Every quarter, many money managers have to disclose what they've bought and sold, via "13F" filings. Their latest moves can shine a bright light on smart stock picks.
Today let's look at Thornburg Investment Management, which was founded in 1982 and is based far from Wall Street in Santa Fe, New Mexico. It manages seven equity funds, nine bond funds, and separate portfolios belonging to select institutions and individuals. Morningstar has praised the company's performance, its managers, and the fact that they eat their own cooking. (It does note that costs could be lower.)
The company's reportable stock portfolio totaled $21.9 billion in value as of June 30, 2013.
So what does Thornburg's latest quarterly 13F filing tell us? Here are a few interesting details.
The biggest new holdings are cable company Liberty Global and nuclear power giant Exelon. Other new holdings of interest include networking and security specialist Palo Alto Networks (NYSE: PANW ) , which has been growing rapidly, recently posting a 55% year-over-year gain in revenue, for example. Some have speculated that one of its much bigger rivals might just buy the company. It seems richly valued, but some are tantalized, while others would like to see actual profits in addition to revenue growth. Management has pointed to some competitive victories, such as replacing Cisco Systems "as the data center firewall of one of the largest insurance companies in North America."
Among holdings in which Thornburg Investment Management increased its stake were Zoetis (NYSE: ZTS ) and Southern Copper (NYSE: SCCO ) . Zoetis was spun off by Pfizer and is the world's largest animal health company. Its 0.8% dividend isn't too hefty, but with a low payout ratio, it has plenty of room to grow. The company is growing abroad, recently winning approval to offer a vaccine for swine there, for example. Animal health is a huge market, and Zoetis a major player.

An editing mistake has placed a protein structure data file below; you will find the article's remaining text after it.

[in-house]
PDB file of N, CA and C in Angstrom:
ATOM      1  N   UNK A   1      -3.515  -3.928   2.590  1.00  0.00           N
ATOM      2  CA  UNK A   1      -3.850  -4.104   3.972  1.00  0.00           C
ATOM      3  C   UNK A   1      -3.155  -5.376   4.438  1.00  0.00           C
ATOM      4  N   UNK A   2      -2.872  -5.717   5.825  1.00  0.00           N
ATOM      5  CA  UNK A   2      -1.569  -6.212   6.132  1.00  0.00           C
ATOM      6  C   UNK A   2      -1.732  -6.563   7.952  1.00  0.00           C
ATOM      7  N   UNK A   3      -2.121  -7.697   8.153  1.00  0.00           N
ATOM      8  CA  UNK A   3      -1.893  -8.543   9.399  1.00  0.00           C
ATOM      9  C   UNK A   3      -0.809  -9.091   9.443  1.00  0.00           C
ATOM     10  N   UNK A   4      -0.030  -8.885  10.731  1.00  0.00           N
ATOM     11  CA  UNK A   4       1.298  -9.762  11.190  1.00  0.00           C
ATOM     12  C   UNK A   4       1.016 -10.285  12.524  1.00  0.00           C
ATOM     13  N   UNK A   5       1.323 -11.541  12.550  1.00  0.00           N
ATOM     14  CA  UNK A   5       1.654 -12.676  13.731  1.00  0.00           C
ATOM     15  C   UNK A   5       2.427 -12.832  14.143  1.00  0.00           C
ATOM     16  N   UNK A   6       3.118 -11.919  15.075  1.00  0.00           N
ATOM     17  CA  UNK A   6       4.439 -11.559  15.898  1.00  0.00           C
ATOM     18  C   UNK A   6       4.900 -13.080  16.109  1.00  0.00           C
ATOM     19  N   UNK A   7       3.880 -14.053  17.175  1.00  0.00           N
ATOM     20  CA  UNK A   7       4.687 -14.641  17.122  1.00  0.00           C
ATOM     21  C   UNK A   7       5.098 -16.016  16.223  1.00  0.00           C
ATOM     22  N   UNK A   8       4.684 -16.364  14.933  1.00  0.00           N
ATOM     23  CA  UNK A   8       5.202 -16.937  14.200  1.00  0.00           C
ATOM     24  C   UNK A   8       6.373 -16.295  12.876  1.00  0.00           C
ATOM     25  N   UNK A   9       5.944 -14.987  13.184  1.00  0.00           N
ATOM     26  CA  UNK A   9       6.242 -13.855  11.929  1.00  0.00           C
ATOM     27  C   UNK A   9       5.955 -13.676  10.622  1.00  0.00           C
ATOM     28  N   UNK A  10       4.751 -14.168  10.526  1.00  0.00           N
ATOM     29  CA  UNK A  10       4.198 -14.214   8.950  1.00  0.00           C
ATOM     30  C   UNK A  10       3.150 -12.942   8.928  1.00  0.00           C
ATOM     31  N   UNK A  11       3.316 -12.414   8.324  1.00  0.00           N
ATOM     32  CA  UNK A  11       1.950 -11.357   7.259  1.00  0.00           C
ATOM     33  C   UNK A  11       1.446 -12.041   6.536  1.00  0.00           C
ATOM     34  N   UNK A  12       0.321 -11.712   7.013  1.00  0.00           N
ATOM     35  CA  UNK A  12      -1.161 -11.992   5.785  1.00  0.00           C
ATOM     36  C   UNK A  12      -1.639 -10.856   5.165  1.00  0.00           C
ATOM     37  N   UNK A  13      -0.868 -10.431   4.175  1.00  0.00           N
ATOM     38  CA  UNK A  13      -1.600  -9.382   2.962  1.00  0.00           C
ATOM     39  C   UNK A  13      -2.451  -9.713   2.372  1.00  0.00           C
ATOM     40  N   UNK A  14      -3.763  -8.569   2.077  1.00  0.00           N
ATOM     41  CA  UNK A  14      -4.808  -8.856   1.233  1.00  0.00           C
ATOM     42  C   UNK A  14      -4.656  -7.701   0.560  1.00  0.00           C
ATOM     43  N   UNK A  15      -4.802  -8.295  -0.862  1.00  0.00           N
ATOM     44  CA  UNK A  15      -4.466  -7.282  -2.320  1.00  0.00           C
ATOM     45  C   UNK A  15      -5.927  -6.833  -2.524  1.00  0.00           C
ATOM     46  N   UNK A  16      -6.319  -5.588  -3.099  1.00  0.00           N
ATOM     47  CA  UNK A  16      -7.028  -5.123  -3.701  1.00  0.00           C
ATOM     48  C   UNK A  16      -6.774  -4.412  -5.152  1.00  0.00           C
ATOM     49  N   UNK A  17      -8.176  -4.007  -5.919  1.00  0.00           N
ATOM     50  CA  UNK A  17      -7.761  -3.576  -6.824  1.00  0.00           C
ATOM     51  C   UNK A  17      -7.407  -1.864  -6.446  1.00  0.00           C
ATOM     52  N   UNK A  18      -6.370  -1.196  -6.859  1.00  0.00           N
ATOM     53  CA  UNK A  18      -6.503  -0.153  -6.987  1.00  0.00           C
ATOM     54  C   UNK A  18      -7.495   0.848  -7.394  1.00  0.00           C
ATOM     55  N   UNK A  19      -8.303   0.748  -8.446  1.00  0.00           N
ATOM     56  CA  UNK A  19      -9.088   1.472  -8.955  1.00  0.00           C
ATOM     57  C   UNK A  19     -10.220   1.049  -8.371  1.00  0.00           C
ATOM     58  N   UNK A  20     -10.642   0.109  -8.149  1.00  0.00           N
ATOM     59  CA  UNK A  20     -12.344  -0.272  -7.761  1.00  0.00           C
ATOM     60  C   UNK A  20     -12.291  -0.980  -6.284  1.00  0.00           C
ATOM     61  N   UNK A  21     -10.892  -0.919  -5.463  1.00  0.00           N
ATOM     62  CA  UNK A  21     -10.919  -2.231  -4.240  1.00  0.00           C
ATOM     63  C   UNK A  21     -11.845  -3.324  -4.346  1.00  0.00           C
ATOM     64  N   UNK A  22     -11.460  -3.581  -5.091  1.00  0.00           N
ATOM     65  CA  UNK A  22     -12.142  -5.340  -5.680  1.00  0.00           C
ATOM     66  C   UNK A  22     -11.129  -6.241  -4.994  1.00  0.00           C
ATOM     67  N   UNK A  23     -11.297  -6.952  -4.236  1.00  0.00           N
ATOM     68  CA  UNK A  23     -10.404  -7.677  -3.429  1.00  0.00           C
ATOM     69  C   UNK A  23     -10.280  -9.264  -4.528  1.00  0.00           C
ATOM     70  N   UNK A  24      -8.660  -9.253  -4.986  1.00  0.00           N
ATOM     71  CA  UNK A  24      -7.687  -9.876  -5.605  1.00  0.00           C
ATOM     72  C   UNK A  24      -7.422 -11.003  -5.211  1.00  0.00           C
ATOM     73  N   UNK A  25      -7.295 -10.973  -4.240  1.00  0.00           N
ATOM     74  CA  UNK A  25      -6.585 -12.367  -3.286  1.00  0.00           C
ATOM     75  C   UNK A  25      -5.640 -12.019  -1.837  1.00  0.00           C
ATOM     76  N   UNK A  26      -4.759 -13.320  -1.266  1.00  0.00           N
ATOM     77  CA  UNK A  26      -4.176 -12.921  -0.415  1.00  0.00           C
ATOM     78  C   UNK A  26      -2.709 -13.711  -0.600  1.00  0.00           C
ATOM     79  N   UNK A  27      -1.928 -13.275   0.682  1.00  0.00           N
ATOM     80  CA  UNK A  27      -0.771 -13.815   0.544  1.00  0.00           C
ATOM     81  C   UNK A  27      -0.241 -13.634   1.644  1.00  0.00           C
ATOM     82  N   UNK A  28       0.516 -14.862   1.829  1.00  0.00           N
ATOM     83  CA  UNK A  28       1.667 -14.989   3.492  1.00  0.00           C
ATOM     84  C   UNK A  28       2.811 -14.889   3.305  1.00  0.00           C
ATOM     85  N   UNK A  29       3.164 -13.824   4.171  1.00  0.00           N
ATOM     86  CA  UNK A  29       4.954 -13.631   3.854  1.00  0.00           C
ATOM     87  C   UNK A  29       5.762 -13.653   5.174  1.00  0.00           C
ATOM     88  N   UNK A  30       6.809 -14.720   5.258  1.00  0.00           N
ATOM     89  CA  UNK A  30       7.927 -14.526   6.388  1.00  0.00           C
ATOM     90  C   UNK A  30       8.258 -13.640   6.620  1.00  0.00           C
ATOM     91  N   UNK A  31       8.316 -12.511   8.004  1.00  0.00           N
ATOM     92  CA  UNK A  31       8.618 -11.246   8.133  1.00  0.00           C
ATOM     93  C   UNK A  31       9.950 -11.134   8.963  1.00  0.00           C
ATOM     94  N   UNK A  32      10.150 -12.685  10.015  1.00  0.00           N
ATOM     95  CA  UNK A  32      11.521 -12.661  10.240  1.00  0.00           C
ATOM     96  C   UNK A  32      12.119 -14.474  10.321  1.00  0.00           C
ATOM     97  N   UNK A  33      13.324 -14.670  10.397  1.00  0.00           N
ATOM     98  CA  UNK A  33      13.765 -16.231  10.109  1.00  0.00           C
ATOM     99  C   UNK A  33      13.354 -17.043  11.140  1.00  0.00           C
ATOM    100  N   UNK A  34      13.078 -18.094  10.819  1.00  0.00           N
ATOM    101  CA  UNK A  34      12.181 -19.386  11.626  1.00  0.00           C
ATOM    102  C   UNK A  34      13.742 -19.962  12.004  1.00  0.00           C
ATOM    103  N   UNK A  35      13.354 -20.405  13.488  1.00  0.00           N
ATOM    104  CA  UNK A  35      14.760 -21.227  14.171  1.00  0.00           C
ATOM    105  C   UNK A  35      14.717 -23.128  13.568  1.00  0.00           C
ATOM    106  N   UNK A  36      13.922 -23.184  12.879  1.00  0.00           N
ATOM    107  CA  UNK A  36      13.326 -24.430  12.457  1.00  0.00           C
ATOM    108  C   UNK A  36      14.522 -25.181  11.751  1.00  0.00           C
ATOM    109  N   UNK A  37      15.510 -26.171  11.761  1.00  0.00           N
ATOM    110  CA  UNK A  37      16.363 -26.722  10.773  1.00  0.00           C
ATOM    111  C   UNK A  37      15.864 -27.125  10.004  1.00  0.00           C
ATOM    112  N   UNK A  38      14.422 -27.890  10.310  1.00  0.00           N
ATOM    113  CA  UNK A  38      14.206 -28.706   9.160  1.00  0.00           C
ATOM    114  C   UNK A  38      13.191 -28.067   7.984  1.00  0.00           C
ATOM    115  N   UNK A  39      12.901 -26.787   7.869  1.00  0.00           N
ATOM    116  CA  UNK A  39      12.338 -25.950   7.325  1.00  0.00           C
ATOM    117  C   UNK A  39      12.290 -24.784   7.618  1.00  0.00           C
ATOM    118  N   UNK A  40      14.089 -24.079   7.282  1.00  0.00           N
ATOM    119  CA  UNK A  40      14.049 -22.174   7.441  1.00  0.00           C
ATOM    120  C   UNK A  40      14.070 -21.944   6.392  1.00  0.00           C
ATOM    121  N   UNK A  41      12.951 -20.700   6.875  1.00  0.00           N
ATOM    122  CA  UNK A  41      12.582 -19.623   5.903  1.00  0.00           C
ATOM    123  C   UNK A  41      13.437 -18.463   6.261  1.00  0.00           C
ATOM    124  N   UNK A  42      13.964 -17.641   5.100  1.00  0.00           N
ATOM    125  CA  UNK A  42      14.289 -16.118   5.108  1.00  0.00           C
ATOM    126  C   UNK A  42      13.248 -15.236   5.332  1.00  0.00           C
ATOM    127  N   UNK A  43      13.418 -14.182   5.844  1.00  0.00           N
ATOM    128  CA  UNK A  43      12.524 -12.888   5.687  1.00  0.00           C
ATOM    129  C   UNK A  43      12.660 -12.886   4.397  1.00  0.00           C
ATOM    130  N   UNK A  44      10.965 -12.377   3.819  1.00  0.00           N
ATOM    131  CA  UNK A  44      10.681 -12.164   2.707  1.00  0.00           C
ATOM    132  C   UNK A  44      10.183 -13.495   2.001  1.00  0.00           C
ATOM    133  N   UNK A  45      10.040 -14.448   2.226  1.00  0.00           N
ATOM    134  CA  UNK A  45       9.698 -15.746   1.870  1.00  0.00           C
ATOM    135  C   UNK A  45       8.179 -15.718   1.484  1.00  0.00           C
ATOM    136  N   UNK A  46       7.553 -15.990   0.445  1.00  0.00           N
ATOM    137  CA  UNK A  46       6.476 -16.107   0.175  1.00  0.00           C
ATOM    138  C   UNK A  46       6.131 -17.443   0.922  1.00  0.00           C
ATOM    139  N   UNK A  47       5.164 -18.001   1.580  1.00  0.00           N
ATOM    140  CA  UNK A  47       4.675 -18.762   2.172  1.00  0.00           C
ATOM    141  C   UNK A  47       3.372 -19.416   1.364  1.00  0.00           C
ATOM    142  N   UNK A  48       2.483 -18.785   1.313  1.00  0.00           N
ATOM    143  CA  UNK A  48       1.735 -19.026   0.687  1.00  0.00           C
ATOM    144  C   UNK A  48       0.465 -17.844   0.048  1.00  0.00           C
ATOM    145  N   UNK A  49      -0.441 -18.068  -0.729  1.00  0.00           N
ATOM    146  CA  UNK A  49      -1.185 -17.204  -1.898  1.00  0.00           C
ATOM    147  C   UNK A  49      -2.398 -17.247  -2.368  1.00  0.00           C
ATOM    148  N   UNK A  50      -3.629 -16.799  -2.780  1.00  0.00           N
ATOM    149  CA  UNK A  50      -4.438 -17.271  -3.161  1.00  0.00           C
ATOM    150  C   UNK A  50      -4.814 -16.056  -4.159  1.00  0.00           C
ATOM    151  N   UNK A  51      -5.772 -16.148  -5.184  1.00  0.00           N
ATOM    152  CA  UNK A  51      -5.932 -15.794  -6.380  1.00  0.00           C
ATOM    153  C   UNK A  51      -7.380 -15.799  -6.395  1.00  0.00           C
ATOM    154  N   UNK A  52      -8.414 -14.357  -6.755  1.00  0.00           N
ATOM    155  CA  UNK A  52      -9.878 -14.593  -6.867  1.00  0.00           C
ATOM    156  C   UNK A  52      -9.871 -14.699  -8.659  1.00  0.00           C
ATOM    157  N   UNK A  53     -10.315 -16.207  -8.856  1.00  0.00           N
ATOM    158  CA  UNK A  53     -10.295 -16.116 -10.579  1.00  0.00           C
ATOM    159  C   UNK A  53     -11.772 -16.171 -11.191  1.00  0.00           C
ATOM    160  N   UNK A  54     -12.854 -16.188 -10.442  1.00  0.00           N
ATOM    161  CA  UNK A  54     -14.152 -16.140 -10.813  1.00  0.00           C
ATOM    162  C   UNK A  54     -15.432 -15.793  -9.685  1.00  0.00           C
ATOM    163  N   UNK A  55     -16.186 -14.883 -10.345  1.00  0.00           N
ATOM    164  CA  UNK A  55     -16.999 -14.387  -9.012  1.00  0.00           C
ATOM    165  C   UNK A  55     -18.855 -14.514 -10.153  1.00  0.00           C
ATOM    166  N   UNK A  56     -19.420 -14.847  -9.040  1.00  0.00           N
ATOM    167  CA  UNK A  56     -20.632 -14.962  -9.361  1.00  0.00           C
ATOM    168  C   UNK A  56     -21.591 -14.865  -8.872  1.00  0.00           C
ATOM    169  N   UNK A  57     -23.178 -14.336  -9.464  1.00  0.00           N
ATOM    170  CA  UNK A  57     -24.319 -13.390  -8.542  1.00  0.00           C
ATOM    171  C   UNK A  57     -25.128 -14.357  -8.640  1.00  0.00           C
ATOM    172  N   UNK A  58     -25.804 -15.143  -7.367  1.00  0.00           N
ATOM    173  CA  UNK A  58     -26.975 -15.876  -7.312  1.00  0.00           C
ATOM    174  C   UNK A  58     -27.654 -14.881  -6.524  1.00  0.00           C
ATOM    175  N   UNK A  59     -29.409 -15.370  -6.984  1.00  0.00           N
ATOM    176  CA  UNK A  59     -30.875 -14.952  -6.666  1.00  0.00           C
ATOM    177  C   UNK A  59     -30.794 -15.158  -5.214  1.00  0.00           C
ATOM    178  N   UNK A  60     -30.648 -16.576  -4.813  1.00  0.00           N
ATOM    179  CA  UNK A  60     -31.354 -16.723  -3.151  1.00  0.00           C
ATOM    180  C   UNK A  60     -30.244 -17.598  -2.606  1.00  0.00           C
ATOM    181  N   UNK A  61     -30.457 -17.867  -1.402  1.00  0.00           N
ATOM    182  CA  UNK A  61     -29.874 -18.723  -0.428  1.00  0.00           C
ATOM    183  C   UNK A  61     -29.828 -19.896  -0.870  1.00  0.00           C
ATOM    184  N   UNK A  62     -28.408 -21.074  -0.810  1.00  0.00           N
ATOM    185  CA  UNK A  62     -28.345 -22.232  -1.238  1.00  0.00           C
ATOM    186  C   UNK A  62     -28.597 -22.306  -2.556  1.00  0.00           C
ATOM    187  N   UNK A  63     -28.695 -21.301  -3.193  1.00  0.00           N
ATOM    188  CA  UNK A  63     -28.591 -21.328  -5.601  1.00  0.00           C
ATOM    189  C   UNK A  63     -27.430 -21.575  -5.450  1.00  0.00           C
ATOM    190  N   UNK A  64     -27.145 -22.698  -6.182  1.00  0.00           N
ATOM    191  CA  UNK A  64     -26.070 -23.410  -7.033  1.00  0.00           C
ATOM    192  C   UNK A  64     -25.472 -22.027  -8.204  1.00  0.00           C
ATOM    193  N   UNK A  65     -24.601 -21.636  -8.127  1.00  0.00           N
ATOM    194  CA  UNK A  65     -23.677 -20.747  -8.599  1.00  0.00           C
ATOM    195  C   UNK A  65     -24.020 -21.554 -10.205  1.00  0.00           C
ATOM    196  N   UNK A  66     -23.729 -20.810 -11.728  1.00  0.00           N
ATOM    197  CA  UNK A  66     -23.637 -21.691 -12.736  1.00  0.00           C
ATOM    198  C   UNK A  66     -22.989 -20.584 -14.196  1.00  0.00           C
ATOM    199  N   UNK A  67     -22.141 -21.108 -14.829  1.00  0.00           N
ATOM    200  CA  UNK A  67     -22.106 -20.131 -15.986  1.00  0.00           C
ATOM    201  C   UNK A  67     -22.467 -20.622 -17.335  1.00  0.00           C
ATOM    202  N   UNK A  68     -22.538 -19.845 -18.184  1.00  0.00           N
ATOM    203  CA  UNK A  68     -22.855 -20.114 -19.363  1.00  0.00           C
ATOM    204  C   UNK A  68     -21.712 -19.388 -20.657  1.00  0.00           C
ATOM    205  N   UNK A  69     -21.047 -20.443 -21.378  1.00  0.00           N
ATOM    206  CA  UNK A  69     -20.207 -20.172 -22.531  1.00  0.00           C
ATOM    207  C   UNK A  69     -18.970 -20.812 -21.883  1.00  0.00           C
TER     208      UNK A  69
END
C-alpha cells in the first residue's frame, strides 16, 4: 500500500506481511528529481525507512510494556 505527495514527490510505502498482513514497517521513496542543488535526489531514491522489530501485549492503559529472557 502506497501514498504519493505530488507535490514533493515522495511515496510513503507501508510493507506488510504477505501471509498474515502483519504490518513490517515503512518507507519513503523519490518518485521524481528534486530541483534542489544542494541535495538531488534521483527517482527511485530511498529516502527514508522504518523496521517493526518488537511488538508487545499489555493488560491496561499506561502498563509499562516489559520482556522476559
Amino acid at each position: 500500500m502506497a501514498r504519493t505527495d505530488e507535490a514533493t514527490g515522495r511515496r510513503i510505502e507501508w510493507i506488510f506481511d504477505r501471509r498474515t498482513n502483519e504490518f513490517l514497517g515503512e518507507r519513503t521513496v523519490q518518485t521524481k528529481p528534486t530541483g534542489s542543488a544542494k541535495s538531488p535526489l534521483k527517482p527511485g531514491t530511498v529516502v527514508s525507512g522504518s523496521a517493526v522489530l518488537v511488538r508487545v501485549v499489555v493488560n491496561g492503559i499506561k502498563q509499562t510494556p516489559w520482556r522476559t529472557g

Southern Copper has been hurt by falling copper prices and a slowdown in China, but many see those as temporary problems, not serious long-term ones. The company has been taking on a lot more debt as it invests in infrastructure. It's largely owned by Grupo Mexico, and enjoys low production costs and higher profit margins than some rivals. The stock recently yielded 1.7%.
Thornburg Investment Management reduced its stake in lots of companies, including Gilead Sciences (NASDAQ: GILD ) and Philip Morris International (NYSE: PM ) . Gilead Sciences has investors hopeful about its oral Hepatitis-C drug, sofosbuvir, which has cleared four phase-3 trials and received priority-review designation from the FDA. The company is also well known for its success with HIV drugs and is tackling Non-Hodgkins Lymphoma, among other things. The stock may not look like a bargain, with a P/E ratio in the 30s, but its five-year projected earnings growth rate tops 25%. It's up more than 80% over the past year and has averaged 28% annual growth over the past 20 years, leading some to wonder whether it's time to sell.
Philip Morris International focuses on tobacco sales outside the U.S., where the growth potential is higher and regulations and restrictions often lower. Still, despite its market dominance, it faces shrinking volumes. (The company sports seven of the top 15 cigarette brands in the world, including Marlboro.) It's being hurt by a strong dollar, but should eventually get a boost from a recovering Europe. And though its growth has slowed some, its prospects remain solid, as developing markets develop and produce bigger middle classes able to afford lots of cigarettes. Still, bears won't like its EPS drop of 4.4% in its last quarter, with revenue sliding 2.5%. The stock yields 4.2%, which reflects a recent 11% dividend hike. The company is buying back lots of shares, too.
Finally, Thornburg's biggest closed positions included health care products maker Covidien and Check Point Software Technologies.
We should never blindly copy any investor's moves, no matter how talented the investor. But it can be useful to keep an eye on what smart folks are doing, and 13F forms can be great places to find intriguing candidates for our portfolios.
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